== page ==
Sorry, saw it in a book of quotes. Pretty sure it's this one.

u/Good-2-go · 2 pointsr/NASCAR

"Race With Destiny" by the late, great David Poole is excellent. Tells the story of Alan Kulwicki's championship, along with everything else that happened that year...

u/pierreberton · 2 pointsr/Journalism

Since you said French or English and you've posted about Montreal, I'm assuming you're Canadian. In that case, I'd recommend Behind the Headlines: A History of Investigative Journalism in Canada. Dry, but will give you some great background into those that have come before you.

For more historical stuff, check out some anthologies of work by folks like Peter Gzowski or Pierre Berton.

Something else I'd recommend (not a book but still awesome) is the CBC's six-part series Spin Cycles about public relations. Incredibly in-depth, has a strong Canadian angle and demonstrates how closely linked the worlds of PR and journalism truly are.

If you're looking for great long-form writing, I enjoy the New Yorkers anthologies in topics like sports writing or profiles. If you're into music writing, a general best of music writing anthology is put out every year that includes work for a variety of publications.

And if you want some of the dark-side of Canadian journalism, you can check out Jan Wong's memoir Out of the Blue which documents her depression and how the Globe and Mail pretty much threw her out on the curb.

u/KaJedBear · 2 pointsr/booksuggestions

The Long Walk

Skeletons on the Zahara

Both non-fiction stories of survival that I thought were incredible.

Also, not strictly survival but very good non-fiction adventure reads in the same vein are A Man's Life and The Hard Way by Mark Jenkins.

u/Parrallax91 · 2 pointsr/nba

No, that's the name of the book, and yes Andy Roddick did beat the writer of the book with a Frying Pan handicap. I've been meaning to read it for a while but I haven't been able to work it in yet.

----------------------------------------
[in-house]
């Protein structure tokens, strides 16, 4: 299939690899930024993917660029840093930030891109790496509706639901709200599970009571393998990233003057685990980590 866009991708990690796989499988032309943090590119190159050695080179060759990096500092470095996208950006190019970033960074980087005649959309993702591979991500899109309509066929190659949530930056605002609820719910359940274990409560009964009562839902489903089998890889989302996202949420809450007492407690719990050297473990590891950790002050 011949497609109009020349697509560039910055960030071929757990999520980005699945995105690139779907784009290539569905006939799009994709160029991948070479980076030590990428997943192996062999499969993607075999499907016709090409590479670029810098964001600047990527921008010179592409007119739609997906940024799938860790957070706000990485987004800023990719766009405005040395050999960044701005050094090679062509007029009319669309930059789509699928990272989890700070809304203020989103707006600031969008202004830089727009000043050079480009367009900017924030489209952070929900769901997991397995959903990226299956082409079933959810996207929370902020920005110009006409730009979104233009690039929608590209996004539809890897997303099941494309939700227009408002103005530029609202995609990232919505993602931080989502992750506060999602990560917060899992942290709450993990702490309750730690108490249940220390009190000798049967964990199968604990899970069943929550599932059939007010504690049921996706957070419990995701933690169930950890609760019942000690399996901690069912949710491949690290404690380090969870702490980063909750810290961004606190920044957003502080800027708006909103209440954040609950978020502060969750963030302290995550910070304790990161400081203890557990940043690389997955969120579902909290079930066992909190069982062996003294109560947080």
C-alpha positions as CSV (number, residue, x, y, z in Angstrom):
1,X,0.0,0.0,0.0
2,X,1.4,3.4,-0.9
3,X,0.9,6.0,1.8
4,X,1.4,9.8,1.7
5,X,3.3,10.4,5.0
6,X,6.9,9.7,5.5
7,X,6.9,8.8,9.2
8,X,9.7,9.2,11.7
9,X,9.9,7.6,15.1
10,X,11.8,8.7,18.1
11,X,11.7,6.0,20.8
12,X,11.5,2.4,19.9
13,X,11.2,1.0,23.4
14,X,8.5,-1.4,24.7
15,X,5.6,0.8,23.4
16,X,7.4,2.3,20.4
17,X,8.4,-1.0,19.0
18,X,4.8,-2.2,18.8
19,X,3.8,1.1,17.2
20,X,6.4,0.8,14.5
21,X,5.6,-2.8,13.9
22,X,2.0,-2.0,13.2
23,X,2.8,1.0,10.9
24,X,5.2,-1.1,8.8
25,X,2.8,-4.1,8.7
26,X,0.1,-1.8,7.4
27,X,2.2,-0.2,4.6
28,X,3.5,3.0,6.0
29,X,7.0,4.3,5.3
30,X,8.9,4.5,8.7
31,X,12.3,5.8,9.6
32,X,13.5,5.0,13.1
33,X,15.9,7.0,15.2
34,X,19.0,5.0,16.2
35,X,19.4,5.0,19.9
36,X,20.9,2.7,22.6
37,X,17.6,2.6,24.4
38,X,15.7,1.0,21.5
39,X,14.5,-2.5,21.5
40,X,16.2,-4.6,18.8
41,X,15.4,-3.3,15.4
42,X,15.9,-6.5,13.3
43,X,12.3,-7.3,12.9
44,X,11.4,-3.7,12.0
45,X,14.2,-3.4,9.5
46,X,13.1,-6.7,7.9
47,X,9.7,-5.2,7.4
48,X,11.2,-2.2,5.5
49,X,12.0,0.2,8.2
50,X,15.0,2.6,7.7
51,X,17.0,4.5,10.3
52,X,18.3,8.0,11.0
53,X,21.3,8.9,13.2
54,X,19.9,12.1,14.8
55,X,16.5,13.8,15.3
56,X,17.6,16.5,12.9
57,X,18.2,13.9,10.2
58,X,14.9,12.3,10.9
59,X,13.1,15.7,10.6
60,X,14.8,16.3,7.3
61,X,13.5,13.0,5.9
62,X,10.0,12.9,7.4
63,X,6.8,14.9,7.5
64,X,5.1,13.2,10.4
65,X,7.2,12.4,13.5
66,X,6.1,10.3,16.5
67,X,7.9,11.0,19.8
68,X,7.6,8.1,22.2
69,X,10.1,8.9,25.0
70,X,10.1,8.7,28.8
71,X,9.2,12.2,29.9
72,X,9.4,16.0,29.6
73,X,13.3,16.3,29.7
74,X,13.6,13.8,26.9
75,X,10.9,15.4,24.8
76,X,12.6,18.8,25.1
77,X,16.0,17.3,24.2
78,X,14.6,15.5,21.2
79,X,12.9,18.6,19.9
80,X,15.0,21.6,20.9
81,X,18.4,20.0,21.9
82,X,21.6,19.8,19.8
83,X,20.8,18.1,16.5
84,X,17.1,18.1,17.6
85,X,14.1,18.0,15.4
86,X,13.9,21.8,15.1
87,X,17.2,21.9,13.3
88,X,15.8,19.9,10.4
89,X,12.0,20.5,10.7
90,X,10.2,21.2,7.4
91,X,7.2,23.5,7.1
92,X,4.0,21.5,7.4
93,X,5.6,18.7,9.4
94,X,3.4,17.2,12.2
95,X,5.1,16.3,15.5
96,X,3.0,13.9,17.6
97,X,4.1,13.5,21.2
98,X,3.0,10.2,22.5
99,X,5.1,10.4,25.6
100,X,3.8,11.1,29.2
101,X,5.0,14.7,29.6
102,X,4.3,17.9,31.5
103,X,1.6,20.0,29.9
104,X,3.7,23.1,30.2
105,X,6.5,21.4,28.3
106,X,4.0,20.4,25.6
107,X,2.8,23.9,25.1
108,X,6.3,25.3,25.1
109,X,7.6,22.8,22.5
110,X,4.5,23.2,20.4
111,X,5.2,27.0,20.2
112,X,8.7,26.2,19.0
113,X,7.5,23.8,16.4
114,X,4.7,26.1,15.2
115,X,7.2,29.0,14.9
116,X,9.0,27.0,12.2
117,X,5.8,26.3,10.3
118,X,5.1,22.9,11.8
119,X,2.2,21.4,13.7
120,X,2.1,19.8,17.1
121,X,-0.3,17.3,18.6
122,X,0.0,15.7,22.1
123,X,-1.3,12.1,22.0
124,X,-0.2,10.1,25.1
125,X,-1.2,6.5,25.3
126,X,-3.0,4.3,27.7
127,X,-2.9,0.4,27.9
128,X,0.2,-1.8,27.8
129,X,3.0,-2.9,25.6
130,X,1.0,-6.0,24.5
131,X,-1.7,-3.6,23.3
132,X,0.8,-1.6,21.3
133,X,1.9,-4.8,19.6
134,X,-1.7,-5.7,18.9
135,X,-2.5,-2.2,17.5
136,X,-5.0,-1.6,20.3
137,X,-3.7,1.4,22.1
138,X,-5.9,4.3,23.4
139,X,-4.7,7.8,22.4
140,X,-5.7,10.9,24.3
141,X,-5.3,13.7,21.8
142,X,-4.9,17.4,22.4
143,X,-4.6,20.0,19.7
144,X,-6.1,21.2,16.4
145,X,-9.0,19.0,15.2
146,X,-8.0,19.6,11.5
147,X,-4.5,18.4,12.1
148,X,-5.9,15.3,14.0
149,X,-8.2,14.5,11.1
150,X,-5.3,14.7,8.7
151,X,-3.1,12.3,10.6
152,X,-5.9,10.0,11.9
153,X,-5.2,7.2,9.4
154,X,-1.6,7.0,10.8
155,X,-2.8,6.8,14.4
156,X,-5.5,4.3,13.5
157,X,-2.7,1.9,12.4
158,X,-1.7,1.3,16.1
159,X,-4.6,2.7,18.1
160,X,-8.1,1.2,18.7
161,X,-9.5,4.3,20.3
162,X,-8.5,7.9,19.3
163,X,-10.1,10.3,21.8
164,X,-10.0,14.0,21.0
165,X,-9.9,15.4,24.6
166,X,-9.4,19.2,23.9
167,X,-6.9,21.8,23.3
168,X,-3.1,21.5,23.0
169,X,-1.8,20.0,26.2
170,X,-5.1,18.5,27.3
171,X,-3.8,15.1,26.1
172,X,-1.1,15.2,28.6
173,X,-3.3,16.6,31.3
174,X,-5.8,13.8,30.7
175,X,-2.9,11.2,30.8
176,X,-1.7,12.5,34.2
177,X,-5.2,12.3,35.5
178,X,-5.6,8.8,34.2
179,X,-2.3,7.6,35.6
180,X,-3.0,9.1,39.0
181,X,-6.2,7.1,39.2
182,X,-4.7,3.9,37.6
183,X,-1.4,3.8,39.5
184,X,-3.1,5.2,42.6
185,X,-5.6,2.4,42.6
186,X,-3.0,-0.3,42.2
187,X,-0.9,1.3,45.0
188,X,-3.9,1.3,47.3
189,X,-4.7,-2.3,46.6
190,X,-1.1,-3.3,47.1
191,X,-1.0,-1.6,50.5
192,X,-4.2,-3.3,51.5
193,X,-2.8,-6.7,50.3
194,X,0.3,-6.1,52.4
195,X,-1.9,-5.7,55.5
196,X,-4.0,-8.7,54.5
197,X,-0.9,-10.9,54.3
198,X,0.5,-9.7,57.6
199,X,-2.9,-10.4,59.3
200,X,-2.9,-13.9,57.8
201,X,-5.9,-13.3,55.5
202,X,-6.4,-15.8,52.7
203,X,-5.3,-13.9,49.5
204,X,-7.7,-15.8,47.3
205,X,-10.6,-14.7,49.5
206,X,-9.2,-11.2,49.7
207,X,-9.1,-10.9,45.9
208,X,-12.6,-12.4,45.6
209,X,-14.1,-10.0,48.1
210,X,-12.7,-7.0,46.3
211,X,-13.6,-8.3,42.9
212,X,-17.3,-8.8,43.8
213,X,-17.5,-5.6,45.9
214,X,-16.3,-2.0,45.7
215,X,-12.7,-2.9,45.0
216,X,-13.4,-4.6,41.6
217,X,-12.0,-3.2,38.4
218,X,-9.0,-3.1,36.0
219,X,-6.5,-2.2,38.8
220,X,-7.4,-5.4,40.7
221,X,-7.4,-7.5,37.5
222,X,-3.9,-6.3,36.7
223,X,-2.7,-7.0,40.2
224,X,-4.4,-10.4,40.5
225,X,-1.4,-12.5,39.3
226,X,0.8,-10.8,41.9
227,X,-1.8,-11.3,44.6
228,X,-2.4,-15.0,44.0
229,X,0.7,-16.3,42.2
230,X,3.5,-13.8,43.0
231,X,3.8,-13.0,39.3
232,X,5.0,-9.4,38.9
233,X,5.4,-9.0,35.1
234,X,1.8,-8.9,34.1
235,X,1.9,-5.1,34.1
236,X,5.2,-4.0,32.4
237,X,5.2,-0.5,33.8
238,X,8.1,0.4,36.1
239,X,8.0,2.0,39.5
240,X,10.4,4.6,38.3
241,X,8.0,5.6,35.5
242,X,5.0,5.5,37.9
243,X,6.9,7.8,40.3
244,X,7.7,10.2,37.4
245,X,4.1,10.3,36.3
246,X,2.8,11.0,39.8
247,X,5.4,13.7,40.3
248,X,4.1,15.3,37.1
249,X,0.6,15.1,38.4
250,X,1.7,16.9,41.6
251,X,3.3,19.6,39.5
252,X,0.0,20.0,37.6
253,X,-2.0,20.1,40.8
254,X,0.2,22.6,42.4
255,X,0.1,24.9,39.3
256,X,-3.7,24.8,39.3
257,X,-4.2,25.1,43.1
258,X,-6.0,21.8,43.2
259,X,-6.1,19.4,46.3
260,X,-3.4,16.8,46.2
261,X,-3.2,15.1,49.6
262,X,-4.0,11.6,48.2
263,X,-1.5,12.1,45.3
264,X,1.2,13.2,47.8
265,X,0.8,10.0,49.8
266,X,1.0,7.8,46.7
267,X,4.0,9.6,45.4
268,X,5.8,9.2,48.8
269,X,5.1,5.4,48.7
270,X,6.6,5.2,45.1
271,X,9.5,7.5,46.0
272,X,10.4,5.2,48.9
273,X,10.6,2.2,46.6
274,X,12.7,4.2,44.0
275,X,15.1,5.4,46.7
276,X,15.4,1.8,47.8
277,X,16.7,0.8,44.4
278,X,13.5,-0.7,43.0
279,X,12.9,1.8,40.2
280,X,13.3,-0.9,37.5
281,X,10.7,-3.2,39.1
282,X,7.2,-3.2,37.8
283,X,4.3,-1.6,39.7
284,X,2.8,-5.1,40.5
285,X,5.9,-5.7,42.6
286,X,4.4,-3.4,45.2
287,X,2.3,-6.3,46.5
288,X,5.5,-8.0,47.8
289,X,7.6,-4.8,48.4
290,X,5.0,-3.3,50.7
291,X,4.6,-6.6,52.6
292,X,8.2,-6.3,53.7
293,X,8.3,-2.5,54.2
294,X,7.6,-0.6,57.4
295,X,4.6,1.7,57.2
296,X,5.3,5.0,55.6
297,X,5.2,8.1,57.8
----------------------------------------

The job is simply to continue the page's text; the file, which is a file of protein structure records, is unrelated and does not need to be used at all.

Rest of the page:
u/Boxcar-Mike · 2 pointsr/survivor

A really fun book you can get is Andy Roddick Beat Me with a Frying Pan. The author gets pro athletes to compete is basically bar bets, like playing tennis against Roddick where Roddick has to use a frying pan. The book shows how insanely seriously the pro athletes take competition no matter how silly. It's a really fun read.

u/Esteesmithrowaway · 1 pointr/sexover30

Ok I have a futbol/soccer book recommendation because why not?

Football in sun and shadow by Eduardo Galeano. It's a history of the the world cup written in these amazing poetic vignettes. The original is in Spanish but the English translation is amazing.

/u/onmymind42 if you love soccer you have to check it out!!

There's also The thinking fans guide to the world cup

u/nickelundertone · 1 pointr/books
u/maroon_sky · 1 pointr/soccer

Winning at All Costs by John Foot. Probably the best book on the history of Calcio.

u/fackyouman · 1 pointr/soccer

"Winning at All Costs: A Scandalous History of Italian Soccer" by John Foot.

The book is really long but it is very well written and goes into incredible depth about the history of Italian football. It is one of my favorite books ever. Your coach will love it

u/hsuh · 1 pointr/getdisciplined

I agree: its general and harming most of us (me). I've considered doing social sites (maybe even include news) on saturday only, but haven't gathered the willpower to do so yet..

I also think that Facebook, with its complex algorithm for showing posts (instead of showing all of them, chronologically), reinforces this behavior: if we aren't on FB every day, we will miss things (nothing that matters but that is hard to accept).

Random "book that I couldn't stop reading" suggestion:

u/brownbeatle · 1 pointr/todayilearned

the abilities of top female athletes are generally equivalent to top male athletes at age ~14. This book has a whole really entertaining chapter on it.

u/hamburgertrained · 1 pointr/Fitness

The two things to work on:

Decreasing the time it takes to produce maximum force.

Increasing that maximum force output.

The most explosive exercises are the ones that allow the fastest velocity of movement. That is any variation of an unweighted jump. Increasing the maximum force output involves increasing your level of absolute strength. If you want to find some interesting info on these subjects, check out information on how track and field athletes train. The french contrast method is an interesting series of movement modalities.

Also, strongly suggest reading these: